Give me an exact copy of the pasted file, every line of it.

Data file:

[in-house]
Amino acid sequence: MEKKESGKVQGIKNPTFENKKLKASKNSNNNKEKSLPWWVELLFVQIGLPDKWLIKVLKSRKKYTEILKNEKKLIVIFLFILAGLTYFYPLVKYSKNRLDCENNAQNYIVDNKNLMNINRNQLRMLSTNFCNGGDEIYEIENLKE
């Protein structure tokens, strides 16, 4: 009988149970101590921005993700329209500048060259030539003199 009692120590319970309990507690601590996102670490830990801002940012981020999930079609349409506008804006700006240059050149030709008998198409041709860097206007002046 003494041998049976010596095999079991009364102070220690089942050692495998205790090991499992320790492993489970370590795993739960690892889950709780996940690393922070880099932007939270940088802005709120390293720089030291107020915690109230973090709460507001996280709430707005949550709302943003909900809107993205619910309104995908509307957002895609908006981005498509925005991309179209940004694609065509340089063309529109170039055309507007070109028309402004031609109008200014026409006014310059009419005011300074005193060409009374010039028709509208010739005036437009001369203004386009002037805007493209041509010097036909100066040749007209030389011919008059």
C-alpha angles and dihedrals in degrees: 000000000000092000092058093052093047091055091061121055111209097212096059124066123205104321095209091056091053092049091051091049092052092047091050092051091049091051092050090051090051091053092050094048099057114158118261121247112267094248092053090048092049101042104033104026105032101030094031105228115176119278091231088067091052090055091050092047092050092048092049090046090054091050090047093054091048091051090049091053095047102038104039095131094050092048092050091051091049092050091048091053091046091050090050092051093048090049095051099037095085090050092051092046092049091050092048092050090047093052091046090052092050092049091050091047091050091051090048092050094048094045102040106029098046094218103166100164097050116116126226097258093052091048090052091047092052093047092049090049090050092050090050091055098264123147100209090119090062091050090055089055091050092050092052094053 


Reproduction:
[in-house]
Amino acid sequence: MEKKESGKVQGIKNPTFENKKLKASKNSNNNKEKSLPWWVELLFVQIGLPDKWLIKVLKSRKKYTEILKNEKKLIVIFLFILAGLTYFYPLVKYSKNRLDCENNAQNYIVDNKNLMNINRNQLRMLSTNFCNGGDEIYEIENLKE
């Protein structure tokens, strides 16, 4: 009988149970101590921005993700329209500048060259030539003199 009692120590319970309990507690601590996102670490830990801002940012981020999930079609349409506008804006700006240059050149030709008998198409041709860097206007002046 003494041998049976010596095999079991009364102070220690089942050692495998205790090991499992320790492993489970370590795993739960690892889950709780996940690393922070880099932007939270940088802005709120390293720089030291107020915690109230973090709460507001996280709430707005949550709302943003909900809107993205619910309104995908509307957002895609908006981005498509925005991309179209940004694609065509340089063309529109170039055309507007070109028309402004031609109008200014026409006014310059009419005011300074005193060409009374010039028709509208010739005036437009001369203004386009002037805007493209041509010097036909100066040749007209030389011919008059």
C-alpha angles and dihedrals in degrees: 000000000000092000092058093052093047091055091061121055111209097212096059124066123205104321095209091056091053092049091051091049092052092047091050092051091049091051092050090051090051091053092050094048099057114158118261121247112267094248092053090048092049101042104033104026105032101030094031105228115176119278091231088067091052090055091050092047092050092048092049090046090054091050090047093054091048091051090049091053095047102038104039095131094050092048092050091051091049092050091048091053091046091050090050092051093048090049095051099037095085090050092051092046092049091050092048092050090047093052091046090052092050092049091050091047091050091051090048092050094048094045102040106029098046094218103166100164097050116116126226097258093052091048090052091047092052093047092049090049090050092050090050091055098264123147100209090119090062091050090055089055091050092050092052094053 